“My aunt recently passed away suddenly due to Covid-19. In the hunt for her will, it transpired that she had sent an email to her attorney in which she had asked for amendments to be made to her will and for some of the beneficiaries to be removed. The attorney confirmed that he had not had opportunity to draft a new will before my aunt passed. Can her email be seen as her valid last wishes?”
In South Africa, the requirements for a valid will are set out in the Wills Act 7 of 1953. The testator or testatrix should be 16 years of age or older, the will must be in writing, and each page of the will including the last page of the document must be signed by the testator or testatrix in the presence of two or more competent witnesses who are each 14 years of age or older.
Despite these requirements, section 2(3) of the Act provides for a court to direct the Master of the High Court to accept a document as a valid will for purposes of the Administration of Estates Act, 1965 if it was intended to be the testator’s will or an amendment of his will. To do this our courts will consider the facts of each case before granting such an order.
Our courts have held that a literal approach should be used when considering the word “drafted” in that the document must have been prepared directly by the deceased in his personal capacity and not by a third party. Accordingly, where a deceased has personally drafted a document, the intention can be seen to have been that the deceased intended the document to constitute his final will.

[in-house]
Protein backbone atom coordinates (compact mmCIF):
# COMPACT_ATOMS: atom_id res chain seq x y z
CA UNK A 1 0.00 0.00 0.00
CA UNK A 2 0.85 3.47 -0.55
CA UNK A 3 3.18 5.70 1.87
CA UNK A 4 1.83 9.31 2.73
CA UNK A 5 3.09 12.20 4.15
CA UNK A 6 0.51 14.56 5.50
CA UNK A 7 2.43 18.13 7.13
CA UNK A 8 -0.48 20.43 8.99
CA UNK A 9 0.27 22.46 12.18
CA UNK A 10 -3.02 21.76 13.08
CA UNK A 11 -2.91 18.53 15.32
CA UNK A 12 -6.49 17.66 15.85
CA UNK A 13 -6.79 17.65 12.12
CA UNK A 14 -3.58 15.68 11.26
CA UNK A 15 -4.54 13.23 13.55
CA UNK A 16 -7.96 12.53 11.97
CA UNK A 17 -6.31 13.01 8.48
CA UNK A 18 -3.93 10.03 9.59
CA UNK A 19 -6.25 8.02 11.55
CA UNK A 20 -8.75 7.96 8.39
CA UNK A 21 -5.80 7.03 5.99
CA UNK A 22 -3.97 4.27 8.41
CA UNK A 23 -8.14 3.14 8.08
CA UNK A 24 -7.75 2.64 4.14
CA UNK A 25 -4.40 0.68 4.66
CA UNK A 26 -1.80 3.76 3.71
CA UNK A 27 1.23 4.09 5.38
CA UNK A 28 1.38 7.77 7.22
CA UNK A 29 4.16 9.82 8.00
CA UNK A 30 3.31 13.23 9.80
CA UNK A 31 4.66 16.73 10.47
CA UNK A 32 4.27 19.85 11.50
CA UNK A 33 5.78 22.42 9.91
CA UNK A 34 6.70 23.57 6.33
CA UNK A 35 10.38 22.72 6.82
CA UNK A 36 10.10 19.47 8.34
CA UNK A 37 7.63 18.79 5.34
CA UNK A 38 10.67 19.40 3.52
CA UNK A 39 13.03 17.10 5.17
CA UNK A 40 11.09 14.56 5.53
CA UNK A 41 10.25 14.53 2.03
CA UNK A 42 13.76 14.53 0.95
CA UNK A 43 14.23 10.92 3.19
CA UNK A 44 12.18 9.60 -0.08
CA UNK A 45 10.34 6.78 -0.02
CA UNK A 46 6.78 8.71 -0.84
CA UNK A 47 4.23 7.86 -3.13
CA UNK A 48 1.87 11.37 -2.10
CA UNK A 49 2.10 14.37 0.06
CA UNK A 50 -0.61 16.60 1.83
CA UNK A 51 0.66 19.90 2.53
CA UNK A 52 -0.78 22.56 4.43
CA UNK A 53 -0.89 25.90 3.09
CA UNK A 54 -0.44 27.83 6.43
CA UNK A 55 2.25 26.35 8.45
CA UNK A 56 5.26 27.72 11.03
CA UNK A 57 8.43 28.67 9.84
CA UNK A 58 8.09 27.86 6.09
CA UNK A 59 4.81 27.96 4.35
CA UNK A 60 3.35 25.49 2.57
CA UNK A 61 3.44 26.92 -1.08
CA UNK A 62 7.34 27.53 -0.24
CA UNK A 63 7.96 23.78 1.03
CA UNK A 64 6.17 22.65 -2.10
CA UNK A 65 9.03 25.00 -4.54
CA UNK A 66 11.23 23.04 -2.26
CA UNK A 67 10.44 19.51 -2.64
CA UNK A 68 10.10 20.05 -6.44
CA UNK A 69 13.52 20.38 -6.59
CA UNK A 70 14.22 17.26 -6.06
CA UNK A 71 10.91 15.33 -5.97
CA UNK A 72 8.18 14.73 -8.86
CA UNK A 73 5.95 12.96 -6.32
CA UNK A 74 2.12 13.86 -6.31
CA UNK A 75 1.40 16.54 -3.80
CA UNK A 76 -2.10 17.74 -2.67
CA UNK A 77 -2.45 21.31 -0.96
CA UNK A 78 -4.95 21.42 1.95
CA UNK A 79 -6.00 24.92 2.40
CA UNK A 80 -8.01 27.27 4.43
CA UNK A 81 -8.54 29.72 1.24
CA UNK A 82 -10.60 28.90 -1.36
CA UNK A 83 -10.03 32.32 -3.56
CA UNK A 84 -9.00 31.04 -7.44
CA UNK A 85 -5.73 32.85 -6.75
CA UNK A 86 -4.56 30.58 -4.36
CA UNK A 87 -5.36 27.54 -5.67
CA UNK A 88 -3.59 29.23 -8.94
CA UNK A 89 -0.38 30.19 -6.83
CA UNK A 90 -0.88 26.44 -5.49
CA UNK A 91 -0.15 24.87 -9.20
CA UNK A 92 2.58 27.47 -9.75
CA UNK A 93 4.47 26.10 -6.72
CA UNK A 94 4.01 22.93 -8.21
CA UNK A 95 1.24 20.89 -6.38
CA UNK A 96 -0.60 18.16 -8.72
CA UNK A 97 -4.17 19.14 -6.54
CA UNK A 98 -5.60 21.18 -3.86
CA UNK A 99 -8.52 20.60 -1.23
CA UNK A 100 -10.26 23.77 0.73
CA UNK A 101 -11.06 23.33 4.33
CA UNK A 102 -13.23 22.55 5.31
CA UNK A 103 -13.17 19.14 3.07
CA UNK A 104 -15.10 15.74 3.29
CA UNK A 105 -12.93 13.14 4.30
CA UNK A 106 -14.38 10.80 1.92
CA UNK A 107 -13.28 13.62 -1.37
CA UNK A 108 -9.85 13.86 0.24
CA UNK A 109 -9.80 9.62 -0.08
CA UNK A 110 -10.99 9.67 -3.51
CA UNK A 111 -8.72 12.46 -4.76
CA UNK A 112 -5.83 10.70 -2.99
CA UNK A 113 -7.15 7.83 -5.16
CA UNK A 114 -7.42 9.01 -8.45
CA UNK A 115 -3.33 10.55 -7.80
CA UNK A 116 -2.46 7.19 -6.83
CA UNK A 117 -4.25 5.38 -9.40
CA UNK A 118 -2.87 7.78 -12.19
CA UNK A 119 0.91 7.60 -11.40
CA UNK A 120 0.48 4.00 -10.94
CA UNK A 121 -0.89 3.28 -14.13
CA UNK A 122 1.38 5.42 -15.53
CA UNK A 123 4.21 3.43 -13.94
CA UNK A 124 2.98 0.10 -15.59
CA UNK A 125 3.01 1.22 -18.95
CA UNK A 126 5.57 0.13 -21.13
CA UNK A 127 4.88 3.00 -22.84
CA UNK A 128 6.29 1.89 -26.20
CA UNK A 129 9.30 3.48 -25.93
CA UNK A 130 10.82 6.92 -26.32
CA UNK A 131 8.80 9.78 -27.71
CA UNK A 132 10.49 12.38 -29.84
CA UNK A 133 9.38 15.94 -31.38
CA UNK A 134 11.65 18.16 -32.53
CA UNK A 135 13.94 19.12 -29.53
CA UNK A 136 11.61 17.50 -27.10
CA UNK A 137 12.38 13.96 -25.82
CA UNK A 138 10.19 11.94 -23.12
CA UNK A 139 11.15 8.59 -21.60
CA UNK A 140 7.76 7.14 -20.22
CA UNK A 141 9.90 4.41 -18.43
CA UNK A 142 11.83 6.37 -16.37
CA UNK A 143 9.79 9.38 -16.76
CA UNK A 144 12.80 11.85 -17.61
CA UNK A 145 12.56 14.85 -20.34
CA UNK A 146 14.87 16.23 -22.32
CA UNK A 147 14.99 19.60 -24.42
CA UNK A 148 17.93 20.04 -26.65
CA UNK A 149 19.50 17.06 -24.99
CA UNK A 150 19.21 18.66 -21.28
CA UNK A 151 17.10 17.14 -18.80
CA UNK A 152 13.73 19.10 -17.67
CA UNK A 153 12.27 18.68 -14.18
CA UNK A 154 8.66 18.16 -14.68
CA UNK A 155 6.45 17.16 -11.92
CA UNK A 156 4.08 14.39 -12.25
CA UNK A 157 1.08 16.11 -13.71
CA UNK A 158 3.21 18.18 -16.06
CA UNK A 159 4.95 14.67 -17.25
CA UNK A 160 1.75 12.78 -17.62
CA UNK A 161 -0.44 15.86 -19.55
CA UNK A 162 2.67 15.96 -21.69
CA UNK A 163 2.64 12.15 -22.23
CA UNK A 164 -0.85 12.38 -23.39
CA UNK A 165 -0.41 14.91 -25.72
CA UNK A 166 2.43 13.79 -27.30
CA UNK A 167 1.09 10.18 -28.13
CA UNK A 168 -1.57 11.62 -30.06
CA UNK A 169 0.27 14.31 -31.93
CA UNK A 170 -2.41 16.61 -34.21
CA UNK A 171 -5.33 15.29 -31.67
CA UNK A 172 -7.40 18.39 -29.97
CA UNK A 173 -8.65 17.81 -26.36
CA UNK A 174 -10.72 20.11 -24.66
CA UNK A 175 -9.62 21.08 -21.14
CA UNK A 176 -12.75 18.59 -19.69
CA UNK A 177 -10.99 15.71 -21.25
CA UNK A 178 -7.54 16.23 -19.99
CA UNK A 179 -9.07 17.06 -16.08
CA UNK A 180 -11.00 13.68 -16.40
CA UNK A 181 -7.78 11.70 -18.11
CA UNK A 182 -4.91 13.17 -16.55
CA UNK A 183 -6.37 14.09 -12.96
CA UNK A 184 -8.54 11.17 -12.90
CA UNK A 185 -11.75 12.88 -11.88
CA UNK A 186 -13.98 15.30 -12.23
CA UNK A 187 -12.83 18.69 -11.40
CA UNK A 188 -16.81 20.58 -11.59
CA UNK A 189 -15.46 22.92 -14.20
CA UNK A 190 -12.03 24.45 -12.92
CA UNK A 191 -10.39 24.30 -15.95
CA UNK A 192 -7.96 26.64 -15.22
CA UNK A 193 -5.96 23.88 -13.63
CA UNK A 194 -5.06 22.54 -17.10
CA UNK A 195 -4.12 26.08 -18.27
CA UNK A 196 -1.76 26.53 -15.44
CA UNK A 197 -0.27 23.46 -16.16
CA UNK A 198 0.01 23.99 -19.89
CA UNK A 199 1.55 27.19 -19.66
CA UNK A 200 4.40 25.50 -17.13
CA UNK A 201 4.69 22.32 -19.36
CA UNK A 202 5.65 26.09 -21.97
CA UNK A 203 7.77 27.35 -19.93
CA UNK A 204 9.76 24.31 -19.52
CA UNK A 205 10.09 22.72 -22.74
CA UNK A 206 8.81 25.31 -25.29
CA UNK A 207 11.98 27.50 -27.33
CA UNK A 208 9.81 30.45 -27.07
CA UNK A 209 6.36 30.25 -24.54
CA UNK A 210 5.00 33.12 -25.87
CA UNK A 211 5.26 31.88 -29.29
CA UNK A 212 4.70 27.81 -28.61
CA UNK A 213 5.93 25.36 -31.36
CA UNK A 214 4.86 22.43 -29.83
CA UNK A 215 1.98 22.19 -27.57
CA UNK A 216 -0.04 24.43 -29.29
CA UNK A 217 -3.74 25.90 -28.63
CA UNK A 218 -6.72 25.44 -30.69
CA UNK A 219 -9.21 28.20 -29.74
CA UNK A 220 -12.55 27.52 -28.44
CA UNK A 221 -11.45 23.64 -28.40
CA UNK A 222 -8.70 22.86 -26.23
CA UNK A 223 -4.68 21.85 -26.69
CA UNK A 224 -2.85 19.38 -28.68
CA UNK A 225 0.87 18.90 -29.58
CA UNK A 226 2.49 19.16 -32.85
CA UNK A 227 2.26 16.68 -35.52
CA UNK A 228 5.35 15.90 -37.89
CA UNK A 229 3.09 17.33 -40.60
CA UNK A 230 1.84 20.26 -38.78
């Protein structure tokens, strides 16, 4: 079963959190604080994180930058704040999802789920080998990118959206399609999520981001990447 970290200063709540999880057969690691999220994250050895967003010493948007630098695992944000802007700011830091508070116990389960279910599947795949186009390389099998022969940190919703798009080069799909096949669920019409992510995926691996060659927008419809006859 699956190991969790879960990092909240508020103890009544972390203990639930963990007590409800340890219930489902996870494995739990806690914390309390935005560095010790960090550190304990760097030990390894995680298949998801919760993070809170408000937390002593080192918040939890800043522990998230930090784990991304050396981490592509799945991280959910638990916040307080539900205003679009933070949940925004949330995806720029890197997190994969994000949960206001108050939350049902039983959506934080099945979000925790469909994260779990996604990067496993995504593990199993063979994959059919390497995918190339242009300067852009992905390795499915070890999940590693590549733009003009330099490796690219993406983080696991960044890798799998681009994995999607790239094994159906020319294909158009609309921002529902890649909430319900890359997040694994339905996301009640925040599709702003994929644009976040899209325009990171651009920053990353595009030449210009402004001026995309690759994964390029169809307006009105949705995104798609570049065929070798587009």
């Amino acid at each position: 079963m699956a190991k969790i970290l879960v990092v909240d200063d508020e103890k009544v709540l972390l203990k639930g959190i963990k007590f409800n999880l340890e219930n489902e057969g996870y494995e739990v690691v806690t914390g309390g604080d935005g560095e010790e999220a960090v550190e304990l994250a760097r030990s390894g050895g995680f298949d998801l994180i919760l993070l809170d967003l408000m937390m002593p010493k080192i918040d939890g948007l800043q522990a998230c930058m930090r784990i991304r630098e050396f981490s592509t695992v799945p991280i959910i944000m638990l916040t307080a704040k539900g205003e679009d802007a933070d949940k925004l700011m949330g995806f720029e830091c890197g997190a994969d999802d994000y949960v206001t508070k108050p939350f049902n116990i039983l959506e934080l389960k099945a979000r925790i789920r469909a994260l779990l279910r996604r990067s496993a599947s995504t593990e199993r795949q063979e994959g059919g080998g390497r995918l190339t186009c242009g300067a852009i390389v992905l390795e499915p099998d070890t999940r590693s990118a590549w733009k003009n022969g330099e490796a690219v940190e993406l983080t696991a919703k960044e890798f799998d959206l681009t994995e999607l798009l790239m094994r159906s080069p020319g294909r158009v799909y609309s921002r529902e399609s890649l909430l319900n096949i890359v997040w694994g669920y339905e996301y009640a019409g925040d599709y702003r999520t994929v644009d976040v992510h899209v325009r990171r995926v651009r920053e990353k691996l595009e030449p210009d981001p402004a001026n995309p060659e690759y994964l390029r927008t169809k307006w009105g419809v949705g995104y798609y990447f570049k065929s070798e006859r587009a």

This view has been taken even further and have our courts found that even an electronically drafted document which is unsigned but was shown to be personally drafted by the deceased and confirmed to have been intended to constitute a final will, can be regarded as valid, and that even the absence of a signature was not an absolute bar to the document being regarded as a valid will with the emphasis being on the intention of the testator.
Going even further, it has been found that an instruction of a terminally ill deceased to her bank to draft a will on her behalf but who passed away before the will was properly executed, constituted a valid will, again based on the intentions of the deceased and the surrounding circumstances. However, in another case where the deceased had only provided an instruction to the bank to draft the will before her passing, the court found the instruction to draft a will was not enough to constitute a valid will.
The document in question was signed by the deceased and was merely an instruction to the bank to draft a last will on her behalf. The deceased had completed the wills application document a day prior to her passing, and the instruction to draft the will was not executed upon her passing. The application was eventually dismissed with no costs.
What can be seen from the above, is that our courts are willing to find documents that express the intention of the deceased to be a valid will. However, there is no hard and fast rule and the circumstances of each case need to be carefully considered whether the intention of the deceased was to regard the document as a valid will.
In your case, should the validity of the will of your aunt be in dispute, an application could be brought in terms of section 2(3) of the Act and the court can be asked to establish whether the instruction constituted a valid will or not.